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Social and structural aspects of the overdose risk environment in St. Petersburg, Russia.

Abstract

BACKGROUND

While overdose is a common cause of mortality among opioid injectors worldwide, little information exists on opioid overdoses or how context may influence overdose risk in Russia. This study sought to uncover social and structural aspects contributing to fatal overdose risk in St. Petersburg and assess prevention intervention feasibility.

METHODS

Twenty-one key informant interviews were conducted with drug users, treatment providers, toxicologists, police, and ambulance staff. Thematic coding of interview content was conducted to elucidate elements of the overdose risk environment.

RESULTS

Several factors within St. Petersburg's environment were identified as shaping illicit drug users' risk behaviours and contributing to conditions of suboptimal response to overdose in the community. Most drug users live and experience overdoses at home, where family and home environment may mediate or moderate risk behaviours. The overdose risk environment is also worsened by inefficient emergency response infrastructure, insufficient cardiopulmonary or naloxone training resources, and the preponderance of abstinence-based treatment approaches to the exclusion of other treatment modalities. However, attitudes of drug users and law enforcement officials generally support overdose prevention intervention feasibility. Modifiable aspects of the risk environment suggest community-based and structural interventions, including overdose response training for drug users and professionals that encompasses naloxone distribution to the users and equipping more ambulances with naloxone.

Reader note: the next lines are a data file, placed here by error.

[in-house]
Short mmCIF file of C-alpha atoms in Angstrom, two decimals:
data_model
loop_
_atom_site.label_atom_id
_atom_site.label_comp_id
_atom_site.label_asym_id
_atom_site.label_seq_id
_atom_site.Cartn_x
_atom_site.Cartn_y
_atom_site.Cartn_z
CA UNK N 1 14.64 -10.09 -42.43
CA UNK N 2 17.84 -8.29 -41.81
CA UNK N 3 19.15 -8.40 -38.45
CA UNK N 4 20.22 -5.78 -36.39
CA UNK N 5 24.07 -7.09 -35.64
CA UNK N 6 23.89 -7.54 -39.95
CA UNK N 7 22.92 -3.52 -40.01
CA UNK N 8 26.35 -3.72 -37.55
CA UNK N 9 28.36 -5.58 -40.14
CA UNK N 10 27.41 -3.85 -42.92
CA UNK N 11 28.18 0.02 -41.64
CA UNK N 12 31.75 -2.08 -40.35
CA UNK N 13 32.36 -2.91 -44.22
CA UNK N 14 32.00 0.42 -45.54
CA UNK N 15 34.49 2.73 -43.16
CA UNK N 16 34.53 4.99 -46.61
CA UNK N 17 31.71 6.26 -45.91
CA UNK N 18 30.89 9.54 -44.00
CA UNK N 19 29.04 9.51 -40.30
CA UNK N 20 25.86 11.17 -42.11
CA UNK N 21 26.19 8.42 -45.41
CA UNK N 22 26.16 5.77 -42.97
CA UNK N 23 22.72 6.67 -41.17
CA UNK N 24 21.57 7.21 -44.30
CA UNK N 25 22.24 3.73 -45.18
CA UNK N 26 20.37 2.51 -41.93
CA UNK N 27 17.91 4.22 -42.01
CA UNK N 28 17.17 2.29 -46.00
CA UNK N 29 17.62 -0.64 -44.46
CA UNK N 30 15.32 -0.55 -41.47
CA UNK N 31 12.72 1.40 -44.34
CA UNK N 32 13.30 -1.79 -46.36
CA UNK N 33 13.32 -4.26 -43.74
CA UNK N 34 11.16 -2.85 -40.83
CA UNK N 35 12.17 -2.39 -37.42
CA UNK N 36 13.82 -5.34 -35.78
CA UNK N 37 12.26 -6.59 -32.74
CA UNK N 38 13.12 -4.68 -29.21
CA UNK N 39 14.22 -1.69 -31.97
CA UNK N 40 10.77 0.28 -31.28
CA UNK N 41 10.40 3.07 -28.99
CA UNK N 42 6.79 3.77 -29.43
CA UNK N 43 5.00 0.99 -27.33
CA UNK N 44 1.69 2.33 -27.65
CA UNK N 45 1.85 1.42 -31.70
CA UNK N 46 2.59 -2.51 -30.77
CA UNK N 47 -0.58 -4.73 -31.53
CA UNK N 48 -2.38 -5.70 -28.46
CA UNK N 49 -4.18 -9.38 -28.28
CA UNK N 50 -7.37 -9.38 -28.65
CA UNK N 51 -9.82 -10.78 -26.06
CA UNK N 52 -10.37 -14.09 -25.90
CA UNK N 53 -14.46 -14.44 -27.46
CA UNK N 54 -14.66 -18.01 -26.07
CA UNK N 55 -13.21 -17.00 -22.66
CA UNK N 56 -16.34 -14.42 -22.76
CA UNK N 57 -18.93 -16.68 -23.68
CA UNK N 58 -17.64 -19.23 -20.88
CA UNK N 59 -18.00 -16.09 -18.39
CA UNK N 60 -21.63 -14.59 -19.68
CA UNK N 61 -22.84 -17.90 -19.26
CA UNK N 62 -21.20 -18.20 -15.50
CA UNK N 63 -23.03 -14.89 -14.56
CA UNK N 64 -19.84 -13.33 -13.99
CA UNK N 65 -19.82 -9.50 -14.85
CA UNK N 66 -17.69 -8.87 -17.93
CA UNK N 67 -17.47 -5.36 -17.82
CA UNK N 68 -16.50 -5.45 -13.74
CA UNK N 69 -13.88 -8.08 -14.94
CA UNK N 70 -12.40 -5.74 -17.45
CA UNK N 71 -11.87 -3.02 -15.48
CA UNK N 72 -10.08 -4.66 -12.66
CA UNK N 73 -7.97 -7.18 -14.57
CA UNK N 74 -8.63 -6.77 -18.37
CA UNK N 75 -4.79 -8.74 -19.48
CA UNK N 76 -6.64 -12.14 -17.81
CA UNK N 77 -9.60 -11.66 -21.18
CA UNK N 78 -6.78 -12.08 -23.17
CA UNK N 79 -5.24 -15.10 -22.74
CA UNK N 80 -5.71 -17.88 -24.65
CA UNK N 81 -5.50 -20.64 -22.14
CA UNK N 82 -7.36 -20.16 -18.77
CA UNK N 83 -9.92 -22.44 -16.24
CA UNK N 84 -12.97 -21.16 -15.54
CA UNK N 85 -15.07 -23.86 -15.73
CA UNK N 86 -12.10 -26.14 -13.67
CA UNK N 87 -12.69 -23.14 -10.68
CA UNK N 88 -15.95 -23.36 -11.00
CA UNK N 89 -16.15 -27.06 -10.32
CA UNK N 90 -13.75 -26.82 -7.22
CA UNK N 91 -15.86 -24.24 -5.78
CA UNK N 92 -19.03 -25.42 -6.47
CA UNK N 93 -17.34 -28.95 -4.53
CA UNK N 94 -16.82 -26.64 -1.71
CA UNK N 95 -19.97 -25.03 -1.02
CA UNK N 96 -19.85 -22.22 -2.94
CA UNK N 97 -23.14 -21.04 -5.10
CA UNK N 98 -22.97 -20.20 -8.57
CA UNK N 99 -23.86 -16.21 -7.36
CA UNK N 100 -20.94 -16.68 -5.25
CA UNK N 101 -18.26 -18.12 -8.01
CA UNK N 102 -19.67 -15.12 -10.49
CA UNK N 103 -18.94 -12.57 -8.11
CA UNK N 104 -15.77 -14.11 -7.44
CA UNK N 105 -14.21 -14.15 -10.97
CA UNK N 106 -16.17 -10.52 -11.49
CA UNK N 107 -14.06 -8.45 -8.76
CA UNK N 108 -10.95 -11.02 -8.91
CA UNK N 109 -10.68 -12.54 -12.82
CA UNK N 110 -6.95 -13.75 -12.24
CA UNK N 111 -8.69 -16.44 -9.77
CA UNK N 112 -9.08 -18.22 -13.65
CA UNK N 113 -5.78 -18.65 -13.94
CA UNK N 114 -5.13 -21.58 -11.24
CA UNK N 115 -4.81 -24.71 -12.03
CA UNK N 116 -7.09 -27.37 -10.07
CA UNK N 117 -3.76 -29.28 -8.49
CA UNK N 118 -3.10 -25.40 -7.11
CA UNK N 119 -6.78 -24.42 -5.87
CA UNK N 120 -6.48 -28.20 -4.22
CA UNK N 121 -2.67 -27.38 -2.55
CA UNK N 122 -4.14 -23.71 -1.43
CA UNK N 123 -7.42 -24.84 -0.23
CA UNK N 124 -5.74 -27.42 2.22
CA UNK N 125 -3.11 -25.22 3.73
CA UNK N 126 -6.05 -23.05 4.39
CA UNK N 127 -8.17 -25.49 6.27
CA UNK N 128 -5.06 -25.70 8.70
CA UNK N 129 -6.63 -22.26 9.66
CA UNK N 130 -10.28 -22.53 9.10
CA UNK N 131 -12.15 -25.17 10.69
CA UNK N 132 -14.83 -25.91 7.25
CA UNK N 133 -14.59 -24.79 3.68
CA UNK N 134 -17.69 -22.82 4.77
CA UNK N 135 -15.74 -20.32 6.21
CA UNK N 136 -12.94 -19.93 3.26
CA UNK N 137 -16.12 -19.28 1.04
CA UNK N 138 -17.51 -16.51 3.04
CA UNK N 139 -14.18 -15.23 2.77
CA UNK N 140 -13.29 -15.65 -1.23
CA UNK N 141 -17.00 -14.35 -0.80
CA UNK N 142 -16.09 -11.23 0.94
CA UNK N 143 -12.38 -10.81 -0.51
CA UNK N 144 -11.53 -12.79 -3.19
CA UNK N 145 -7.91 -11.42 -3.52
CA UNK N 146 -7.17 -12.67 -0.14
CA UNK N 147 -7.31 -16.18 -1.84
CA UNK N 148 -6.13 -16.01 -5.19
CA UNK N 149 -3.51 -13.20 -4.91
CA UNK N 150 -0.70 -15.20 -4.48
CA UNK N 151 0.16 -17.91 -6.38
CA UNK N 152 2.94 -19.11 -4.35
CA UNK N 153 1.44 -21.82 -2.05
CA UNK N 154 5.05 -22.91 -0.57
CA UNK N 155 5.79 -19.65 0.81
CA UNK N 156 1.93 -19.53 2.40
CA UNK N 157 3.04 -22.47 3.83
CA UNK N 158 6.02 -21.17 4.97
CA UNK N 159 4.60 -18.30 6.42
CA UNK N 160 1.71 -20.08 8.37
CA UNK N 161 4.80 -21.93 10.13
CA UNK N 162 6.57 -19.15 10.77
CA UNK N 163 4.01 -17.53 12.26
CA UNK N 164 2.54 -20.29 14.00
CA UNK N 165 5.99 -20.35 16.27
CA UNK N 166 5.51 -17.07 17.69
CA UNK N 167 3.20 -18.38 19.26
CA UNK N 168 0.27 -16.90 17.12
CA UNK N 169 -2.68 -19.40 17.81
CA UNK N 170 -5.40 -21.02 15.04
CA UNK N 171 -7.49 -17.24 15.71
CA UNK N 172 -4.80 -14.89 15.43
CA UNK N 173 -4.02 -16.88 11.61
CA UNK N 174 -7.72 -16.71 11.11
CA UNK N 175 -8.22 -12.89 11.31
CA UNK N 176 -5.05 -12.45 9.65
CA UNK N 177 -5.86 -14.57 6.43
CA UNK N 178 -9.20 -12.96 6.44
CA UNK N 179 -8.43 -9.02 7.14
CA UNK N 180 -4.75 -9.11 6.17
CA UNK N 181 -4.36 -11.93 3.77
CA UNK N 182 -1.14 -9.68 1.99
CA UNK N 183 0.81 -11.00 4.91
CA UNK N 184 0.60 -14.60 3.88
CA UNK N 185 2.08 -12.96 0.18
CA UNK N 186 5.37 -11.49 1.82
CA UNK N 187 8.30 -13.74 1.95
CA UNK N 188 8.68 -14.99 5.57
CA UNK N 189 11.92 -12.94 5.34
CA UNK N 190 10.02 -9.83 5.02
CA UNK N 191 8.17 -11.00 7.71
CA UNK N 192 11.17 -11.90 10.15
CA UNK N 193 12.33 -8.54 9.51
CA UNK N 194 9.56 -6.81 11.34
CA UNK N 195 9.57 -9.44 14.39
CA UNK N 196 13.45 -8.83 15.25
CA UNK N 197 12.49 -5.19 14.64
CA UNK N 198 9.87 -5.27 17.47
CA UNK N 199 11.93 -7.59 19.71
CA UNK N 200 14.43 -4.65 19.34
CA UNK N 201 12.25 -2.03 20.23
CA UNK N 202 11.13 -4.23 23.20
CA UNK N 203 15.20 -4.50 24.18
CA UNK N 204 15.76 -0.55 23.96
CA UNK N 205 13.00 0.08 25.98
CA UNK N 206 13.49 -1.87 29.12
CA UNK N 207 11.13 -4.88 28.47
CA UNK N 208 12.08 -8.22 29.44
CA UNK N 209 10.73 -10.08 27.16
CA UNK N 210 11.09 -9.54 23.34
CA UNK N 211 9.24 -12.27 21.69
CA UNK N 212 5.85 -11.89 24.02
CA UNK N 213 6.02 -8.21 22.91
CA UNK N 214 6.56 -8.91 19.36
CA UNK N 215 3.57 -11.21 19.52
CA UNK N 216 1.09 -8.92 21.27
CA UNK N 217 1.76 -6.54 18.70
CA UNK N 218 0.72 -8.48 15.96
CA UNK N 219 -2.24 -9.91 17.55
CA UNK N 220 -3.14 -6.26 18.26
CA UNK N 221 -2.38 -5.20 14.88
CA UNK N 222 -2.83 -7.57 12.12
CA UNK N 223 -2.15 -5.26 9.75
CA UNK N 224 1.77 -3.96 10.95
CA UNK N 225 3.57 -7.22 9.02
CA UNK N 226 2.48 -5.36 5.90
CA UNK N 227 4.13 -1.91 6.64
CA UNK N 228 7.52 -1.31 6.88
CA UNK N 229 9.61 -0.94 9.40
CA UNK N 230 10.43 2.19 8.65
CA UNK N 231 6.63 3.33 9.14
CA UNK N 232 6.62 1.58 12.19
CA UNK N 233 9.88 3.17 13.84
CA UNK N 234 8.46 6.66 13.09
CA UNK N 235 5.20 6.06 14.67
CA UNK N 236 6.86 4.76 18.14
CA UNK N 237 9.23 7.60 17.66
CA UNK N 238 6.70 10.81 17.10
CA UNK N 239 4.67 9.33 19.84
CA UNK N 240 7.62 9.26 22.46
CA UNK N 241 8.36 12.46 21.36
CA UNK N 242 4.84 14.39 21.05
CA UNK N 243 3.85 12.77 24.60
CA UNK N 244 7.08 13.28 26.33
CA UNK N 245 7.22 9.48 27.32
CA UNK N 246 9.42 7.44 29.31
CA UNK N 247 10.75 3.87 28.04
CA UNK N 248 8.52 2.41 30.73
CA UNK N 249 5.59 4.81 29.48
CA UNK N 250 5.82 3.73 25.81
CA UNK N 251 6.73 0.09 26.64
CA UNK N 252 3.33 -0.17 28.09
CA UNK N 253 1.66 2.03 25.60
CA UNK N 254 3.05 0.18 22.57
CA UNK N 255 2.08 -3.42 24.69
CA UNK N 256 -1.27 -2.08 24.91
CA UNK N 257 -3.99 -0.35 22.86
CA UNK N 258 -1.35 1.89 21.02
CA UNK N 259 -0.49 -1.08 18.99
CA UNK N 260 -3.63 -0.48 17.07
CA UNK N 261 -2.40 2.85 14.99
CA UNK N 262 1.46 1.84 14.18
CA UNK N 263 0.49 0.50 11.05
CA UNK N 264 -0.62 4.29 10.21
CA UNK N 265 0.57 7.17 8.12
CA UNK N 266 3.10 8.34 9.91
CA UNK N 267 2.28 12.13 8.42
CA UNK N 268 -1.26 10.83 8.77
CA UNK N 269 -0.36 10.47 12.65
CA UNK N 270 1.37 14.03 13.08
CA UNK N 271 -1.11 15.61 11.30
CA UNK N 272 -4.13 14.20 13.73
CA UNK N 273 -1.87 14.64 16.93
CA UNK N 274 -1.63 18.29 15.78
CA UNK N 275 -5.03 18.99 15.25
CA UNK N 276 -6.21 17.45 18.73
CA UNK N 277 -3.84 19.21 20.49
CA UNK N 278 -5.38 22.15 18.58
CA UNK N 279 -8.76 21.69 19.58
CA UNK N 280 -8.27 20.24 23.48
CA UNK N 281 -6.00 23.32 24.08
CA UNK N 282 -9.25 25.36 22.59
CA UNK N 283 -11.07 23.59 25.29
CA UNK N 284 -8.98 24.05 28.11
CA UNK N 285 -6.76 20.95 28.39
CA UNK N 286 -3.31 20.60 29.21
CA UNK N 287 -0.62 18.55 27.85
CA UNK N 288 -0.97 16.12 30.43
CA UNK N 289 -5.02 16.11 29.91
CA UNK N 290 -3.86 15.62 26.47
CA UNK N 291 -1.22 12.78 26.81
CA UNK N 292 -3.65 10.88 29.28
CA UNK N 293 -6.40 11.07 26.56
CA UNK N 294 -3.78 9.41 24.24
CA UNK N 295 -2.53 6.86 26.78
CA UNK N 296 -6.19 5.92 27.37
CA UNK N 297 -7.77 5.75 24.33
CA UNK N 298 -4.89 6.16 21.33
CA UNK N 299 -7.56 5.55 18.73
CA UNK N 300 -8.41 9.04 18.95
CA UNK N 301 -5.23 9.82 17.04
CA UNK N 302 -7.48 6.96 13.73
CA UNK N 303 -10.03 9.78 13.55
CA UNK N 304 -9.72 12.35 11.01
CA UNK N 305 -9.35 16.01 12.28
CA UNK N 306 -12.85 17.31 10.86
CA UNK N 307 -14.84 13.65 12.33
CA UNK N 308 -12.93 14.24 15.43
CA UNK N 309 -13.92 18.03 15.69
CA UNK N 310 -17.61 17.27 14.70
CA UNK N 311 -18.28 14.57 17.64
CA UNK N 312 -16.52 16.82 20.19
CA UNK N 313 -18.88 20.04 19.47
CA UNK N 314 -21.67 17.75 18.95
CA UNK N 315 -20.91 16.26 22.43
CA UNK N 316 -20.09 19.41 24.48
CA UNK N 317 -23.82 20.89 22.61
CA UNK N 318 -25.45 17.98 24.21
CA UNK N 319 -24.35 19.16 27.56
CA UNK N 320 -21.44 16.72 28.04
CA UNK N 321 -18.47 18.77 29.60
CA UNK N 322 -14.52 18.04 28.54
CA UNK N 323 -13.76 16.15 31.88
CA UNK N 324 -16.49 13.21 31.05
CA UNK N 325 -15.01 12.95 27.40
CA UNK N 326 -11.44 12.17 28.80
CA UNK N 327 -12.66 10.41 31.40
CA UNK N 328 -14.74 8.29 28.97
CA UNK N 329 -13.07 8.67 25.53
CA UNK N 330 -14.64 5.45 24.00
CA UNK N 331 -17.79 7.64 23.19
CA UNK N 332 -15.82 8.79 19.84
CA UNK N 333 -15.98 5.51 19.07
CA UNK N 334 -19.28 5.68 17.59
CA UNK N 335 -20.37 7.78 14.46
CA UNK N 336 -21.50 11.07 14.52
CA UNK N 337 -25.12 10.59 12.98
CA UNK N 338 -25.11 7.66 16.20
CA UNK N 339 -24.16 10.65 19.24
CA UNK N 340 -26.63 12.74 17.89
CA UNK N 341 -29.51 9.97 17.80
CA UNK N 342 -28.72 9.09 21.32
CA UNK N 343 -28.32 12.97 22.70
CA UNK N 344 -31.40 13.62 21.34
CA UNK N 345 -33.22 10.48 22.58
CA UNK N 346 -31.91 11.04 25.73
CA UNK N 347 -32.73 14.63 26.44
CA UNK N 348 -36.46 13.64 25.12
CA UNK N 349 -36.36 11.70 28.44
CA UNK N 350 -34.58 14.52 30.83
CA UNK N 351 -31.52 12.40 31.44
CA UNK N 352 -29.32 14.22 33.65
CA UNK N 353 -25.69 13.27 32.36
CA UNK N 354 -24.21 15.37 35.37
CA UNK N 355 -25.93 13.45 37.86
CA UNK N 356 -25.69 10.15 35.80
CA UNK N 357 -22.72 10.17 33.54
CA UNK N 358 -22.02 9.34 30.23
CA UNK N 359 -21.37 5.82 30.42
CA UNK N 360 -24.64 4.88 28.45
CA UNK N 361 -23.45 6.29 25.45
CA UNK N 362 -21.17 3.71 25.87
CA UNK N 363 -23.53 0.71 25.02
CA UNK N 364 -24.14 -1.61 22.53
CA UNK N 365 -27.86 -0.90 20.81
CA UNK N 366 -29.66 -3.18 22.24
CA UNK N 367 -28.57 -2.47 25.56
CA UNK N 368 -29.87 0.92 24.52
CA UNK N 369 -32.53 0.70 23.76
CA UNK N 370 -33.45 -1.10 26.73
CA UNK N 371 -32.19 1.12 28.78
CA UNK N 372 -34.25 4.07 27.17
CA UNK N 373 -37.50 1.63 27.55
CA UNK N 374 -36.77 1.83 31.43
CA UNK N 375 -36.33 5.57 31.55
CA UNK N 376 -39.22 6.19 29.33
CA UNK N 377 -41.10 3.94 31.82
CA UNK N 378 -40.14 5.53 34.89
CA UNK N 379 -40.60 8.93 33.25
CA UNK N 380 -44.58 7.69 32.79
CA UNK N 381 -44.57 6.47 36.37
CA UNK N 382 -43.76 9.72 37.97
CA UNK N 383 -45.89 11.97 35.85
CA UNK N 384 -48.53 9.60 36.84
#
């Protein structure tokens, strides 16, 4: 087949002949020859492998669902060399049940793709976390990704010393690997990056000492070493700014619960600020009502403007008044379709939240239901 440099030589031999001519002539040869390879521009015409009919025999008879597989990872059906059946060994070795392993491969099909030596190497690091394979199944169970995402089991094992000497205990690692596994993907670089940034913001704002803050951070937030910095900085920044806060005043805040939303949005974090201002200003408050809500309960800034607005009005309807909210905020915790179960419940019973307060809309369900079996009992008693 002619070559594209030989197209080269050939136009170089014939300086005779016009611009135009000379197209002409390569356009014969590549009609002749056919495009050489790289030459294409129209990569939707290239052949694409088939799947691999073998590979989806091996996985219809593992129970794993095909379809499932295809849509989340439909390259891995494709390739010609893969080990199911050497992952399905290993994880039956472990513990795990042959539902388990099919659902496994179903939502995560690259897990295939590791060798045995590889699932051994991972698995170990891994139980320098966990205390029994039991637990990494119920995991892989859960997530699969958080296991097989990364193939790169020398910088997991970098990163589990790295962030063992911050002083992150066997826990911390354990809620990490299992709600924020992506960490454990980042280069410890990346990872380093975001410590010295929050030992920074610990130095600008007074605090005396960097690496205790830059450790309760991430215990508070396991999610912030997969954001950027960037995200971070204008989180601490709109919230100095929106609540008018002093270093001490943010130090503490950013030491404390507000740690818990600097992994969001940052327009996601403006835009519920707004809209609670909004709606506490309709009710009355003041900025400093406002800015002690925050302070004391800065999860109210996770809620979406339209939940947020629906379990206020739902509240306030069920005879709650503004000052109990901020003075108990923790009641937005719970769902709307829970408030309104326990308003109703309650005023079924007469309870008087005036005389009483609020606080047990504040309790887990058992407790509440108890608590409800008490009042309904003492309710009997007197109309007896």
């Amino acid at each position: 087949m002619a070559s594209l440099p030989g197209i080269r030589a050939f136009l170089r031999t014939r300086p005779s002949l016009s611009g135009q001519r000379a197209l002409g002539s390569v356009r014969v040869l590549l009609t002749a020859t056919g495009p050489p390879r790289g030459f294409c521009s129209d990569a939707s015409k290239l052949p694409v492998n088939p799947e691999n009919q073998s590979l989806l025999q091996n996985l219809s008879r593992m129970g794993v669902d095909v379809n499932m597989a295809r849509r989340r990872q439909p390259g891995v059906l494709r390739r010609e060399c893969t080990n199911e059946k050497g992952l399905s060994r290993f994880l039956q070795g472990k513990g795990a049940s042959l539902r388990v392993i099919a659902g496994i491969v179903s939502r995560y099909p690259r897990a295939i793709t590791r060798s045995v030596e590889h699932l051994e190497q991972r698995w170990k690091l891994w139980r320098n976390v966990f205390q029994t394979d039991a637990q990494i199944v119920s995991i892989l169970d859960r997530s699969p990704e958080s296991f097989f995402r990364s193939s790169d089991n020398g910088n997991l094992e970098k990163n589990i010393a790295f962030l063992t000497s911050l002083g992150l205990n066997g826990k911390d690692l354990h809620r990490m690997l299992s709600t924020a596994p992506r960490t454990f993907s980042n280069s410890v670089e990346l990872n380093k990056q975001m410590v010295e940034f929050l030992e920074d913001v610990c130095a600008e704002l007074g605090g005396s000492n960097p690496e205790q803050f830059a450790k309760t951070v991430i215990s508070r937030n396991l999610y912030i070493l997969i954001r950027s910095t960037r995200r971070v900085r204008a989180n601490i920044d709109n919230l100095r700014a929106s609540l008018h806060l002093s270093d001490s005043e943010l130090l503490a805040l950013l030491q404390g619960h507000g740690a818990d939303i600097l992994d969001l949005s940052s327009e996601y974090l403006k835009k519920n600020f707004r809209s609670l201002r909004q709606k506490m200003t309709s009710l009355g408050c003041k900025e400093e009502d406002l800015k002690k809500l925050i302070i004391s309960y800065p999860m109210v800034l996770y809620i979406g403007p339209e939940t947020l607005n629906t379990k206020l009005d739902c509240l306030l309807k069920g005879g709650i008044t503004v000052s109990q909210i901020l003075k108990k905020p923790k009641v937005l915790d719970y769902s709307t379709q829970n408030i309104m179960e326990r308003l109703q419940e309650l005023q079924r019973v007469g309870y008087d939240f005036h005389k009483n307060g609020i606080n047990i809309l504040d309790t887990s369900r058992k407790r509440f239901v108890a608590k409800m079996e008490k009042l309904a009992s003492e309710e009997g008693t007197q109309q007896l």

CONCLUSION

Local social and structural elements influence risk environments for overdose. Interventions at the community and structural levels to prevent and respond to opioid overdoses are needed for and integral to reducing overdose mortality in St. Petersburg.

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    MeSH

    Adult
    Attitude to Health
    Cardiopulmonary Resuscitation
    Data Collection
    Drug Overdose
    Emergency Medical Services
    Female
    Harm Reduction
    Humans
    Male
    Naloxone
    Narcotic Antagonists
    Opioid-Related Disorders
    Risk Factors
    Risk-Taking
    Russia
    Social Environment
    Substance Abuse, Intravenous

    Pub Type(s)

    Journal Article
    Research Support, N.I.H., Extramural

    Language

    eng

    PubMed ID

    18774283